free speech

Freedom of Speech is Alive and Well in Texas.  The Texas Citizens Participation Act Strikes Again: This time in an HOA dispute.

If you run for office these days, you probably need to have pretty thick skin.  People have always “talked about” leaders, but now with the advent of community websites, neighborhood websites, and texting, information spreads like wildfire.  Even local positions, like little league President or Board Member of your Homeowners Association (HOA), can become hotbeds of controversy.  The information people spread should be relatively accurate (“substantially true” in legal terms), or you can be held liable for defamation of character.   Spreading lies, rumors, or innuendo can get you sued – and rightfully so.  However, I keep coming across cases where people get their feelings hurt over tiny things and they want to run to the courthouse to shut up their opposition; or as they see it “demand justice”- through intimidation. Said another way, they want to file “Strategic Lawsuits Against Public Participation” (SLAPP).

      I just finished handling one such case where a couple of homeowners who were Board members of their local HOA took offense to people questioning their business judgment.   To stop the criticism, they decided to file a lawsuit against their fellow homeowners (and the HOA, and the past Board) for “defamation”, “slander,” and for “ruining their reputation”.

We represented the homeowner that was the alleged “slanderer.” He had disagreed with the approach taken by members of the Board who decided it was best to pay off or “settle” with people who had issues with the Board rather than fight them.  He wrote a strong, but professional letter to the community stating his position that he felt the Board was wasting their money and should be replaced.   This letter was the basis of the “slander” claim as alleged by the Plaintiff.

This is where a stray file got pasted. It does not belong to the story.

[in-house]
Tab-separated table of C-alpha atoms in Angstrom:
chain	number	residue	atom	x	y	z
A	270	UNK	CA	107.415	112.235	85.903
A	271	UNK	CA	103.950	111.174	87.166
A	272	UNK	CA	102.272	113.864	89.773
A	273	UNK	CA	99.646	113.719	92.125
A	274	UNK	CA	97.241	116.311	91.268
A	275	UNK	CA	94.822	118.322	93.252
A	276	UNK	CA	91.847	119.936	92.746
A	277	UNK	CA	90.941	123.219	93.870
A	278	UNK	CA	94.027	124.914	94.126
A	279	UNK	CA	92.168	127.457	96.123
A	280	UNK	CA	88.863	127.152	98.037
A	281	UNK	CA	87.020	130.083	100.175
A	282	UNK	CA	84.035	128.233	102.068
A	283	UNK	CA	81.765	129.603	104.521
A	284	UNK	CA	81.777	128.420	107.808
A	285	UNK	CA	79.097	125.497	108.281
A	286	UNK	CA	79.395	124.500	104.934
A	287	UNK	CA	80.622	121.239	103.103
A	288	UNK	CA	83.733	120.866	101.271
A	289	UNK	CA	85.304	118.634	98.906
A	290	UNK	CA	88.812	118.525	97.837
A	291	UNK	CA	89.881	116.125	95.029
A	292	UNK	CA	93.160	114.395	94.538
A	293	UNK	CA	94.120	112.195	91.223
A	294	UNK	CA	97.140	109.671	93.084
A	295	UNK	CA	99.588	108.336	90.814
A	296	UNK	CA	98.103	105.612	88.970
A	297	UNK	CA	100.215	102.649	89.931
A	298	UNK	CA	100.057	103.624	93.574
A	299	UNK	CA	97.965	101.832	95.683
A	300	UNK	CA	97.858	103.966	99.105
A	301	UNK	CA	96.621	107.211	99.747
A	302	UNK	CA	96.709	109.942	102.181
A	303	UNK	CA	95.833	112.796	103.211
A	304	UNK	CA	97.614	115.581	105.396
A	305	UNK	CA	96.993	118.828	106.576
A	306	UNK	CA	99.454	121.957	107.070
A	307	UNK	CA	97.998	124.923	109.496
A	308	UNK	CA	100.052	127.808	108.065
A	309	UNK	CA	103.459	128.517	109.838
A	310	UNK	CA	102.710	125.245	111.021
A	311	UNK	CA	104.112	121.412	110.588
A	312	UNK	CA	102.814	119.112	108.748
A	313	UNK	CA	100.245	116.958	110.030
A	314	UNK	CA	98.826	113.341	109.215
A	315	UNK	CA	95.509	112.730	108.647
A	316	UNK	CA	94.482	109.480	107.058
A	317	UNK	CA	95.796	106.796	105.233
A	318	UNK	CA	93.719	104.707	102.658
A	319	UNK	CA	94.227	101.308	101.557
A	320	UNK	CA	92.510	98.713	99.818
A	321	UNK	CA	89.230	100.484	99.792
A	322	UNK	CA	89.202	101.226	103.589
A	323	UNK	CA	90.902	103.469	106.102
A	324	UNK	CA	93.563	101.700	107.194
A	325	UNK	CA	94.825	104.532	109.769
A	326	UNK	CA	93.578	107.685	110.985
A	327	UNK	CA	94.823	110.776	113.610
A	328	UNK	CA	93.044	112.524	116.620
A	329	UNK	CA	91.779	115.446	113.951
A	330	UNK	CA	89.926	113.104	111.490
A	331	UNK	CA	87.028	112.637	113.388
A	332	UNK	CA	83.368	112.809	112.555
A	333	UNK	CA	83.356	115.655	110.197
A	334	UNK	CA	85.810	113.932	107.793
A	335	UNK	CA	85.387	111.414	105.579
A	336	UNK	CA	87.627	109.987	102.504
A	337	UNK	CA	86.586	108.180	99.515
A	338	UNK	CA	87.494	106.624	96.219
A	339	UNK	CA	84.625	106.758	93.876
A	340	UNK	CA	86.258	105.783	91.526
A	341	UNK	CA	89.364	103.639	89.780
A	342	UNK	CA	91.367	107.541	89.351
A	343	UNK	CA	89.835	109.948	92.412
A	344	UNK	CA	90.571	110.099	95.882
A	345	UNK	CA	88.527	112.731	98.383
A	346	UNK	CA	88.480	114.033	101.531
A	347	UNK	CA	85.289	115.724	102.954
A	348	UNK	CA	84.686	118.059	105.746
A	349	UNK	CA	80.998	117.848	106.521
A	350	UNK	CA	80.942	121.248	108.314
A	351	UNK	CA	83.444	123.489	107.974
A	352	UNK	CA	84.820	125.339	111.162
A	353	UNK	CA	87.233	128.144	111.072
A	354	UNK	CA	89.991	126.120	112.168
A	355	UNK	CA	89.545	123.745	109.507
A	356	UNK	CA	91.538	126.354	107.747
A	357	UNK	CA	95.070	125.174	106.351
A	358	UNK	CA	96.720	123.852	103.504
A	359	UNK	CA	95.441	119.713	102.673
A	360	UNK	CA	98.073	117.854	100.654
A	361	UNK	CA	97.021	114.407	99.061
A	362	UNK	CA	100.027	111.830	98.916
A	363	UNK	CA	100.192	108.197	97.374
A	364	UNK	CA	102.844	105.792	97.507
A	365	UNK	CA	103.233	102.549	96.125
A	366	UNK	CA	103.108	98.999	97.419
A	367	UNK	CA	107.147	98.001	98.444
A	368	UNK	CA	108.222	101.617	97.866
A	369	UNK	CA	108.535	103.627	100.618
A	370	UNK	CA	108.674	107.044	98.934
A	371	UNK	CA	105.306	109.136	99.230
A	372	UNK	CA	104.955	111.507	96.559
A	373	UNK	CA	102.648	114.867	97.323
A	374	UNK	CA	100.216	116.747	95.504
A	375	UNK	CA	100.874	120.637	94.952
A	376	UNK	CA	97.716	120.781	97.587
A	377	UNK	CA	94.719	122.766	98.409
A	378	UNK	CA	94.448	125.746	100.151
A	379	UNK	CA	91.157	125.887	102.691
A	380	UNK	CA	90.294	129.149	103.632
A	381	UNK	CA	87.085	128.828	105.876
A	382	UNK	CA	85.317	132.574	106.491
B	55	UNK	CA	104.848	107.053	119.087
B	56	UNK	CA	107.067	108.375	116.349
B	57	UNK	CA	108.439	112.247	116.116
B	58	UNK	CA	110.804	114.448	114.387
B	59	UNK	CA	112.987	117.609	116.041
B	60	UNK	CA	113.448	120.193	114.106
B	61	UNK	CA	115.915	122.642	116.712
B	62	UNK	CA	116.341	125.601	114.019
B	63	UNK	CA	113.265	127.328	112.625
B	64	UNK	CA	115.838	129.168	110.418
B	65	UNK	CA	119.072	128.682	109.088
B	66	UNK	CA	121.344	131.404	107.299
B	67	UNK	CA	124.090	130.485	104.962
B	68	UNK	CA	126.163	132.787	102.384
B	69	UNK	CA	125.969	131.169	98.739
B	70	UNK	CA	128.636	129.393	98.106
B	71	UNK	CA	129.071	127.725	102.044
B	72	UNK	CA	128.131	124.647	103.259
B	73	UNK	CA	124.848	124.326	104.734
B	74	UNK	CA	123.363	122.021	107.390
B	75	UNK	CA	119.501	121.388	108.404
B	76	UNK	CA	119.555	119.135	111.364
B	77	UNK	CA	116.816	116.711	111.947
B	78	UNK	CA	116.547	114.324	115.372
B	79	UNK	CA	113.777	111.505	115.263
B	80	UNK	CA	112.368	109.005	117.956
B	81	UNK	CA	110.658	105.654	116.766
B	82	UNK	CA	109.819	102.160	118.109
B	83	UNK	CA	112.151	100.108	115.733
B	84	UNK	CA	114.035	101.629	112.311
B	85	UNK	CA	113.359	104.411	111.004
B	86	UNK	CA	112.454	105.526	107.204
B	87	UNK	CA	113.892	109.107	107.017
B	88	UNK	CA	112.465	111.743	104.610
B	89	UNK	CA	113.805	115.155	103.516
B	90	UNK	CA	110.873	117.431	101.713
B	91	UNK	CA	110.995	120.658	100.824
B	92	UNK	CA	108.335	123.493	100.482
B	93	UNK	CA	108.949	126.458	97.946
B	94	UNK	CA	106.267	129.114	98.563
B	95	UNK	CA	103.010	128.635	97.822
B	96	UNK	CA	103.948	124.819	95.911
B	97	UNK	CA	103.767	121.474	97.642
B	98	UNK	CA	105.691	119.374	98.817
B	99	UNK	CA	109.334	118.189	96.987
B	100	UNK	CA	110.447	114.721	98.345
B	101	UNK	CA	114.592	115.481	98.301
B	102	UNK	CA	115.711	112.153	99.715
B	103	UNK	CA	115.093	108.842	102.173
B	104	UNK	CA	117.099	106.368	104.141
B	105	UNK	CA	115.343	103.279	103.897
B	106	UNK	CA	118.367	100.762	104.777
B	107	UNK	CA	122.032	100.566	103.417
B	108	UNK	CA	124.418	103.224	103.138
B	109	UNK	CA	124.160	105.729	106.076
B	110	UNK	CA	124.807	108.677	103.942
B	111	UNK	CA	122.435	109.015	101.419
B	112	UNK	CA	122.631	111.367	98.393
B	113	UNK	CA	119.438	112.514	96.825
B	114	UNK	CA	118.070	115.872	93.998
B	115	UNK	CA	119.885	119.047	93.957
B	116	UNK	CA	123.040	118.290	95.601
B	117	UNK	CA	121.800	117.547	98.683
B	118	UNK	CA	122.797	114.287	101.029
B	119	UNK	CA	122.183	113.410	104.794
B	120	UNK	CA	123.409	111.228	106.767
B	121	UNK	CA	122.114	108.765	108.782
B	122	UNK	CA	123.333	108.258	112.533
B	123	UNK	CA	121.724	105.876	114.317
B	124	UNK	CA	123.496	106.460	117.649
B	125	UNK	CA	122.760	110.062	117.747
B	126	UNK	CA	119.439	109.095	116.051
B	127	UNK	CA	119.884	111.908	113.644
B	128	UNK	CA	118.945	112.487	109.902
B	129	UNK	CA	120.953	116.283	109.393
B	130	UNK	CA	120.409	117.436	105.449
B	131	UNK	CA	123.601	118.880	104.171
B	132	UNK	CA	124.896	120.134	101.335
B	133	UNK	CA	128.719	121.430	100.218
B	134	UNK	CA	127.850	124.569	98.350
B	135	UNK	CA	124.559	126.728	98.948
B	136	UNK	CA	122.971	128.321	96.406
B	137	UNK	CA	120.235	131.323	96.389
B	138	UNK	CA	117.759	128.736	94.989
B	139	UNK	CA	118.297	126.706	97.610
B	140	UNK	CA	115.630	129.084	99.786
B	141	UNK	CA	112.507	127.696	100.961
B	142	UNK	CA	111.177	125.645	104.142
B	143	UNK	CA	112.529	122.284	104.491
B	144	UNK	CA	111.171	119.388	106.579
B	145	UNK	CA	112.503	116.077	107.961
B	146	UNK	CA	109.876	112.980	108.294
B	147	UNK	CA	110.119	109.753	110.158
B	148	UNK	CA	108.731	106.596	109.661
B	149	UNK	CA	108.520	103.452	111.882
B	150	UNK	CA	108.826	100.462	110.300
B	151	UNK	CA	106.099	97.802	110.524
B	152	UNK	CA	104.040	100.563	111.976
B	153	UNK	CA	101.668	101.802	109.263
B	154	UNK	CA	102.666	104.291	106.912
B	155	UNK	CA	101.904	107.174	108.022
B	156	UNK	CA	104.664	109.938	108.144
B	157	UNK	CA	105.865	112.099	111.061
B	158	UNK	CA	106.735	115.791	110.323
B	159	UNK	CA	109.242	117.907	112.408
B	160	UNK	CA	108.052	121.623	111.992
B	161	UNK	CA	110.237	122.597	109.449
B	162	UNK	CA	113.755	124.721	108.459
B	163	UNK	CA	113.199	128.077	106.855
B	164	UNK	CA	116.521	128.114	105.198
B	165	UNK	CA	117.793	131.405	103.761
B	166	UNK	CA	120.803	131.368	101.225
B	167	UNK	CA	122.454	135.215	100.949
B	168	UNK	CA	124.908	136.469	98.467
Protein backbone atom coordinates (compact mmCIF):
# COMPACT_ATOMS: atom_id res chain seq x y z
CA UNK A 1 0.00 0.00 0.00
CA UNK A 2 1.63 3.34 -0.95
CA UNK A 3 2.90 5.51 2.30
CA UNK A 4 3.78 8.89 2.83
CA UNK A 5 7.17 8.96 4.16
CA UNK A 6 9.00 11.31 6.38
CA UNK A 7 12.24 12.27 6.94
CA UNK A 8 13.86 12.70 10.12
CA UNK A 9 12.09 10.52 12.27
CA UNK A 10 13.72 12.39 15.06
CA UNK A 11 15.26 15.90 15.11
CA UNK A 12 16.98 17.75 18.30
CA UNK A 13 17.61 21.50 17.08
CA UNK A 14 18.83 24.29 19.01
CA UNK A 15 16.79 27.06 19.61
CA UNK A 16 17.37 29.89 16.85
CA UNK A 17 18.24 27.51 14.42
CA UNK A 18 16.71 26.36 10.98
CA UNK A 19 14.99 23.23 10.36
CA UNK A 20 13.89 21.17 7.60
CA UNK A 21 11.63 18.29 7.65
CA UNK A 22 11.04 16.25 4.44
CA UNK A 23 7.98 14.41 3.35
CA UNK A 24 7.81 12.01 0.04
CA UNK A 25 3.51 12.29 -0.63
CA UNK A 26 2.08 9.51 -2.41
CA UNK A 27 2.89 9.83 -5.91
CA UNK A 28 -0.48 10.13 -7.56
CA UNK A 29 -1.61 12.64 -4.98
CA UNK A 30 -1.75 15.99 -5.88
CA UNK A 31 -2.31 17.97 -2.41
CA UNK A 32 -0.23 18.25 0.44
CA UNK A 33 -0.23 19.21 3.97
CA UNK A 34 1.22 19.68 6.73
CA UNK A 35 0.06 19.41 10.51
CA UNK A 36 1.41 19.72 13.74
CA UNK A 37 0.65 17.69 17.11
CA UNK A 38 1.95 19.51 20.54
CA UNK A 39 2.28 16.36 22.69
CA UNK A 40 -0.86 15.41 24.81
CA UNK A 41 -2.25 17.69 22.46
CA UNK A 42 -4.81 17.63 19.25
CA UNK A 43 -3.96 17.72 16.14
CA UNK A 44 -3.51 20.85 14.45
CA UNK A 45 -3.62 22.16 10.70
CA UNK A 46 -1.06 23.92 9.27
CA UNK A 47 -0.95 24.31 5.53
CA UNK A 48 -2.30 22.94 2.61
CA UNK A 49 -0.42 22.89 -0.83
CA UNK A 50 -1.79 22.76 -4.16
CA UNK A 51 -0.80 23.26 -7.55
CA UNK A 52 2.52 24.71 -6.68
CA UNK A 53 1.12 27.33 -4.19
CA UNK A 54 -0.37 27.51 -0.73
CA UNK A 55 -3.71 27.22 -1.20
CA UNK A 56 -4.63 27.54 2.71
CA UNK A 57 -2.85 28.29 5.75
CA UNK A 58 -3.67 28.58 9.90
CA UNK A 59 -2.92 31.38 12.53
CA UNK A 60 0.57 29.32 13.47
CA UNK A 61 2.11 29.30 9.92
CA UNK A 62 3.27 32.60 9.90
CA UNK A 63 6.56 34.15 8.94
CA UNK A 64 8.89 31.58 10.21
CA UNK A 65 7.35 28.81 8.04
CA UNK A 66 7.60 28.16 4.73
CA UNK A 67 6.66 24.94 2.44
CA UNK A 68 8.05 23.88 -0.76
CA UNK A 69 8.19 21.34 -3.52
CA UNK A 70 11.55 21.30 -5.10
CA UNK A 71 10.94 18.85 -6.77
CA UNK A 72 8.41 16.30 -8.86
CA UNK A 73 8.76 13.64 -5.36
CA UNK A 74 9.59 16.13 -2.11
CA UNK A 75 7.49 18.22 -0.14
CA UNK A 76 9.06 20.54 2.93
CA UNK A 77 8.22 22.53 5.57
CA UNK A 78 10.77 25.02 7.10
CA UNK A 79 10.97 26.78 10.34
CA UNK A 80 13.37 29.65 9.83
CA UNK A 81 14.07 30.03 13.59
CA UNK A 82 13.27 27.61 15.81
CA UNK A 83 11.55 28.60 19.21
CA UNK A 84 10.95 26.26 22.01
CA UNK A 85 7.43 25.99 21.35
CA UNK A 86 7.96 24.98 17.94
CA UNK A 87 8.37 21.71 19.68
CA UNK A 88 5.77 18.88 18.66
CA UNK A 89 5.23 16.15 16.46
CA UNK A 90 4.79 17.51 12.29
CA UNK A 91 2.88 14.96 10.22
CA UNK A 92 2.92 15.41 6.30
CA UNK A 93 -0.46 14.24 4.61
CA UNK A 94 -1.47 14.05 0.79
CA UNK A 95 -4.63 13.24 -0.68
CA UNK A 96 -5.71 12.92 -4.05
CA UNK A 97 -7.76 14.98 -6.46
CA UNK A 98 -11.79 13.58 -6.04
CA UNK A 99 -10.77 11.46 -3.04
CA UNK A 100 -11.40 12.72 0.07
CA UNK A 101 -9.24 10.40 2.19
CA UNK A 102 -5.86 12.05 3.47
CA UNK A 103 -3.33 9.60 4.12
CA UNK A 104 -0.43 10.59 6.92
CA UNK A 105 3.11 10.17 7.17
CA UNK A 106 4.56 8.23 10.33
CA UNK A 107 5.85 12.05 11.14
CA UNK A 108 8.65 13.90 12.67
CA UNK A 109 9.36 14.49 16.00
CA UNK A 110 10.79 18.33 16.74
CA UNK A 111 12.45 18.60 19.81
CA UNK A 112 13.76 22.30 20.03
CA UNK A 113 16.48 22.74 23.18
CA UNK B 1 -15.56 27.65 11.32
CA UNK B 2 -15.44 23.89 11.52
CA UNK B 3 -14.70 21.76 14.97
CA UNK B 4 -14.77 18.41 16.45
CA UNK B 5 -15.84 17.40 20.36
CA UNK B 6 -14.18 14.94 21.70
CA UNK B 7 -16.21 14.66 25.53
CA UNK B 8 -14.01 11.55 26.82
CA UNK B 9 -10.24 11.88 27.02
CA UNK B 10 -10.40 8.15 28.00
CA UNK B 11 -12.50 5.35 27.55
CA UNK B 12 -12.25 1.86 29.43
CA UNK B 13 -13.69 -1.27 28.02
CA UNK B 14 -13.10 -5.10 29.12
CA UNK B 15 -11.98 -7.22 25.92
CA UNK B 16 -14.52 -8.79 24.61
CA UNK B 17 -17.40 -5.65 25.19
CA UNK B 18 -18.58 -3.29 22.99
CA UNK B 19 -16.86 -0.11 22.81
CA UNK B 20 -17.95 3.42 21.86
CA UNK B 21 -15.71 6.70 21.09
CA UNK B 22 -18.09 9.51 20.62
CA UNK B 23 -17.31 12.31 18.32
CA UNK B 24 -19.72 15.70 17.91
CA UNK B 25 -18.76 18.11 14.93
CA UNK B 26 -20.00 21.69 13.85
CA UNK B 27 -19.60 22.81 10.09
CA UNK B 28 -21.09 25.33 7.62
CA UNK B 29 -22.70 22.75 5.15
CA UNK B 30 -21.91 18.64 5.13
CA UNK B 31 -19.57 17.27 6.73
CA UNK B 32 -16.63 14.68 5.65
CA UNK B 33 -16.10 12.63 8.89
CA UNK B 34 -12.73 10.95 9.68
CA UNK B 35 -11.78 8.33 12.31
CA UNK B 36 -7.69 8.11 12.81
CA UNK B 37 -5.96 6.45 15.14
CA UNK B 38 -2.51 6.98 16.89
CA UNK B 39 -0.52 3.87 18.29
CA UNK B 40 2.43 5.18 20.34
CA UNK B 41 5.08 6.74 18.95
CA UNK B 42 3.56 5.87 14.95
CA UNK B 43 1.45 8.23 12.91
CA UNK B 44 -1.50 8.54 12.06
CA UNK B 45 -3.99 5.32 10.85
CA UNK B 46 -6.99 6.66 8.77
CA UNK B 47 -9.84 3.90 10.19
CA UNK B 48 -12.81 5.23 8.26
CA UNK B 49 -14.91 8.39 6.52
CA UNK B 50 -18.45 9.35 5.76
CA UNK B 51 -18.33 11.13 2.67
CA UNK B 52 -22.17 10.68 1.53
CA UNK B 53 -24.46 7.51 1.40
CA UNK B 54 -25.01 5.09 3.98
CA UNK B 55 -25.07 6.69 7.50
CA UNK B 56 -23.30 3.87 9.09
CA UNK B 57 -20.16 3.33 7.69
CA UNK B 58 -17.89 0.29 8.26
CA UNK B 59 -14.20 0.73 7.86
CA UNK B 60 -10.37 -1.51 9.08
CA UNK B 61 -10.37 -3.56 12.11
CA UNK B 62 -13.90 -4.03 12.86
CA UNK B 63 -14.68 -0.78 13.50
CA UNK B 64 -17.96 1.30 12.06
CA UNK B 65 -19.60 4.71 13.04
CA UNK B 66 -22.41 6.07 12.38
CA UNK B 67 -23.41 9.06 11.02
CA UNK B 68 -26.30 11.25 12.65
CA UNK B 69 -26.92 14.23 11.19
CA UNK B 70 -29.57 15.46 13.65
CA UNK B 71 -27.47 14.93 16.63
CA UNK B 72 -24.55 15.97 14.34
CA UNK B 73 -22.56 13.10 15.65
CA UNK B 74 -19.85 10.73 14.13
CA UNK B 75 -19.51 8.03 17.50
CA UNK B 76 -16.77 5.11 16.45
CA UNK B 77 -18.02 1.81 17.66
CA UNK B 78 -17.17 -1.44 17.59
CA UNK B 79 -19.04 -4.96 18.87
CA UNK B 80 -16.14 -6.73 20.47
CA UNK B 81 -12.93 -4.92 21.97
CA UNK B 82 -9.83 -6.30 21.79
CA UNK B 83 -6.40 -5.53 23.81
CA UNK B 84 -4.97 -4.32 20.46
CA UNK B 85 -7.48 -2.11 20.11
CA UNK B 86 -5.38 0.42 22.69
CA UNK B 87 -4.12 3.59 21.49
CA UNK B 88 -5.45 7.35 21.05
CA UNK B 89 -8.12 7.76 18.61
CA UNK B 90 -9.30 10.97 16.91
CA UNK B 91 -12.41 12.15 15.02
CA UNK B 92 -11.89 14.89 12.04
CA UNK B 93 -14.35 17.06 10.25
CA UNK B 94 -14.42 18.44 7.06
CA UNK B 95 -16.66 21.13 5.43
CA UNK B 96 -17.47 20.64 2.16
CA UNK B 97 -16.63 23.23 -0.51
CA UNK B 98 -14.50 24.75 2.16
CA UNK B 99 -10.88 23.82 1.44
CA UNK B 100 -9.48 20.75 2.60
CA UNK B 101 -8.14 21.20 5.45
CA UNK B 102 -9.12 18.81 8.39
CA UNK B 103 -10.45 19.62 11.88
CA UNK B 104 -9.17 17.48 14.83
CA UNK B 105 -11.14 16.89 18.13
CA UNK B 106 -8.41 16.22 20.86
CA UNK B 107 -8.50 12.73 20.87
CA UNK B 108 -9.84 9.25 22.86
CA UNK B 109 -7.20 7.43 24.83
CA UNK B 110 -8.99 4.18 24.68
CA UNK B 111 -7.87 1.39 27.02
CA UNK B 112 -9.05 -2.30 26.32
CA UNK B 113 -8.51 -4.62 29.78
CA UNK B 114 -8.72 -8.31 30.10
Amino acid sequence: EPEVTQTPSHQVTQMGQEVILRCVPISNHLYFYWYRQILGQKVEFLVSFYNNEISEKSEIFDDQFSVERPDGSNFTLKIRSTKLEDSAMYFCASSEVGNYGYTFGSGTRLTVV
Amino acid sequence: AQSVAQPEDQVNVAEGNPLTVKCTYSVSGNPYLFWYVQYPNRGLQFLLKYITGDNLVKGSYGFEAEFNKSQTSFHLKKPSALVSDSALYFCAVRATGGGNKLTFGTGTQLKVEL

Unfortunately for the Plaintiff, the letter, while direct, was simply one homeowner exercising   his right of free speech to question the direction of the current Board.

For those of you who follow our blog, you might guess what happened next.   First, we nicely asked them to non-suit the case and pointed out their risks.  They refused to nonsuit (as I’ve found is common, “how could we be wrong?”), and instead demanded money.    I consistently find it revealing when someone who “stands on principle” wants dollars in exchange for his principle.    So we were then forced to ask the Judge to award our client all of his legal fees, costs, and sanctions under the Texas Citizens Participation Act (often referred to as the Anti-SLAPP statute).

We are proud to report, that once again, freedom of speech prevailed.    The   Ellis County Judge defended the right of Texas citizens to exercise their right of freedom of speech.  The case was dismissed and the Plaintiffs were ordered to pay our client’s attorneys’ fees of over $10,000.00 plus costs.  Further, the Judge ordered the Plaintiffs to pay “sanctions” to our client in the amount of $25,000 to deter the Plaintiffs from filing another lawsuit attempting to quash Freedom of Speech.  Hopefully, the Plaintiffs in that suit will reconsider before trying to SLAPP someone in the future; because they learned the hard way: Texans slap back.